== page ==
As educators our concern is for the flourishing of our students, so we are always looking for ways to improve the program we deliver. We spend a great amount of our resources (time, energy, money) on ways to enhance our educational program. But what gives us the biggest bang for our buck?
In my experience, the greatest investment we can make is in ourselves. Much consideration is put into what shall be taught and in which order but I argue most of our resources should go into answering the question, how is it to be taught? How are we to motivate and inspire wonder and awe in our students? How are we to facilitate a learning environment that allows the student to bring forth their learning? How do we cultivate not only intellectual virtue, but physical and moral virtue as well?
The teacher/student relationship is a unique one. As educators, we are like midwives who facilitate and assist the “birthing” process of learning. It is facilitated by love, and teaching is the greatest act of charity according to Augustine. No phonics curriculum, no math curriculum, no matter how great they are, can give an educator all that she needs to truly educate. She needs to strive for an active intellectual life, pursuing the intellectual virtues as well as the physical and moral virtues that greatly contribute to the flourishing of the human person.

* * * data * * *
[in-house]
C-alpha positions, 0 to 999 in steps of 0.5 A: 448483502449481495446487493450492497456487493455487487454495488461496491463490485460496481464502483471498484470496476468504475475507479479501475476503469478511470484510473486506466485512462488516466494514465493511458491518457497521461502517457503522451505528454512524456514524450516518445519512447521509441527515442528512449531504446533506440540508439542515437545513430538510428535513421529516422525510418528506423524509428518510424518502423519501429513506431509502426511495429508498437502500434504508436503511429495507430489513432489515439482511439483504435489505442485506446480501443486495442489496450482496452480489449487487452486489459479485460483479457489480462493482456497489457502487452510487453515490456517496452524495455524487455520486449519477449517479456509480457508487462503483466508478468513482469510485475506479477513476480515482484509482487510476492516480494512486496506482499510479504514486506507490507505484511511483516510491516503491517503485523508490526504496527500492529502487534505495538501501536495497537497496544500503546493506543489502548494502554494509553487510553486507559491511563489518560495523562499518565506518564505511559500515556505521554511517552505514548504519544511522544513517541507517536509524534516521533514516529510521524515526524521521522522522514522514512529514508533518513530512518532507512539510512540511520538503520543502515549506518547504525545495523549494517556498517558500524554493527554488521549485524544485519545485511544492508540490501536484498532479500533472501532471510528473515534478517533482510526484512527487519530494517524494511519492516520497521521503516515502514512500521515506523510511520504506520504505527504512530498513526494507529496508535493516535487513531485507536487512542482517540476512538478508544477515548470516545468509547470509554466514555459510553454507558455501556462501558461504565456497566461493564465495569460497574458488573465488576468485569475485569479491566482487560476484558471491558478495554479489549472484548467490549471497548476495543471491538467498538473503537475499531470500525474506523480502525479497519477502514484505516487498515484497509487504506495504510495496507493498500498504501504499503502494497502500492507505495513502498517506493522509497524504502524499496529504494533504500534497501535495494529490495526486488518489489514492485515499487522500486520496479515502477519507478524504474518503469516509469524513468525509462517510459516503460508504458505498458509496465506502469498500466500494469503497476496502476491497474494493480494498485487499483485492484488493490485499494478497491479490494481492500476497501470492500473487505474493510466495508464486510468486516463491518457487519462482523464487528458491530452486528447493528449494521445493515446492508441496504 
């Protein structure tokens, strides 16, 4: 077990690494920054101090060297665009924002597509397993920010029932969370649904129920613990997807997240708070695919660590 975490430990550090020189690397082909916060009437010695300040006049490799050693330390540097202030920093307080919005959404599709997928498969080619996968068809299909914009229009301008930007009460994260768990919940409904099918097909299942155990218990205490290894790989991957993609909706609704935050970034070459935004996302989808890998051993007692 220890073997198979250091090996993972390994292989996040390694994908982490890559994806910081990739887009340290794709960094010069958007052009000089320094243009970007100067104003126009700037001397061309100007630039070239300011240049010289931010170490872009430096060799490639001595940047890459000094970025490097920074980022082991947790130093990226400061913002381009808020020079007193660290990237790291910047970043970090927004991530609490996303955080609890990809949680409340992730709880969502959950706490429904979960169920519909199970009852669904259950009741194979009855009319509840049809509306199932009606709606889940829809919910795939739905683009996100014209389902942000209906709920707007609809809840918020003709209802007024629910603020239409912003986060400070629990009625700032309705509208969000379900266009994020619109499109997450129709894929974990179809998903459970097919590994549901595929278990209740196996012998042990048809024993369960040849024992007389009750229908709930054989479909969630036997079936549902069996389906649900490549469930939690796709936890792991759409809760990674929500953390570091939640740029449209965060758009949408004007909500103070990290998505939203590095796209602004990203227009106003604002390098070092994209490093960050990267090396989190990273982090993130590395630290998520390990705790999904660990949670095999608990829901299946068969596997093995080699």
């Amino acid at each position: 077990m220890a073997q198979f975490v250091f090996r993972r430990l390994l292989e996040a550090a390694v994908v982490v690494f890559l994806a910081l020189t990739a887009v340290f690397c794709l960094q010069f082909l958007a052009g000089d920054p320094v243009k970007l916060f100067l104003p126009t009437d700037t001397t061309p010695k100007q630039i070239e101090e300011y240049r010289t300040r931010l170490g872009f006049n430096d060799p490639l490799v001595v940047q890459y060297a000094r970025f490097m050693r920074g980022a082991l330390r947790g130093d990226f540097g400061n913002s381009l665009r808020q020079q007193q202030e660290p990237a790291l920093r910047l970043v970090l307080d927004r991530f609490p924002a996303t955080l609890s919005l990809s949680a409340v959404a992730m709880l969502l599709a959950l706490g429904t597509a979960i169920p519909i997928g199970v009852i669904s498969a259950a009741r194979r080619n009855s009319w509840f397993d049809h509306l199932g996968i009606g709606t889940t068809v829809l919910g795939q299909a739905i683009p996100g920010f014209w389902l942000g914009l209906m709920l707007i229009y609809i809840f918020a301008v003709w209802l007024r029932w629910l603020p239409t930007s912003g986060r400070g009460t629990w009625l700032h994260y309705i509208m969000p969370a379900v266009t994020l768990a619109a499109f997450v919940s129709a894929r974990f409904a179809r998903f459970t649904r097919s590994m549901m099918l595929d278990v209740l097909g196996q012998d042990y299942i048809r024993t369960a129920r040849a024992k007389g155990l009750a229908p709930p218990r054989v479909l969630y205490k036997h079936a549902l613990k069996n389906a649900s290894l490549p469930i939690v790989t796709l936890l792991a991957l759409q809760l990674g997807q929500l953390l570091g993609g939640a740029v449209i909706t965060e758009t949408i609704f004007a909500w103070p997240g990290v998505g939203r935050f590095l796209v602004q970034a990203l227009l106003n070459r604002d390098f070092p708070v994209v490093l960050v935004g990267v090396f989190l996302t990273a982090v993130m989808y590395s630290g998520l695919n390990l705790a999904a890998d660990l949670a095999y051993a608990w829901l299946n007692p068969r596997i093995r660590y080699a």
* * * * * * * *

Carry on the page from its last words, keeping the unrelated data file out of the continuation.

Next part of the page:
In his article, What is Classical Catholic Education, Jonathan Beeson states “The educator, by her very presence, is the curriculum which is being taught.” He argues that intellectual apathy is combated by our own engagement with and embodiment of the curriculum. And I will take it one step further, it is not just with the curriculum but with the complete program we are trying to deliver, specifically Classical Education.
As educators we should be motivated to deeply understand and connect with the nature and purpose of Classical Education. It should inspire us to desire it for ourselves. In essence, the educator needs to pursue a classical education for herself while she leads her students down that same path. Invest in developing the educator; the resources at our disposal will be most wisely used if they are directed in this manner. This investment will bring about the greatest reward and will payback tenfold in our program, not just this year, but for many years to come.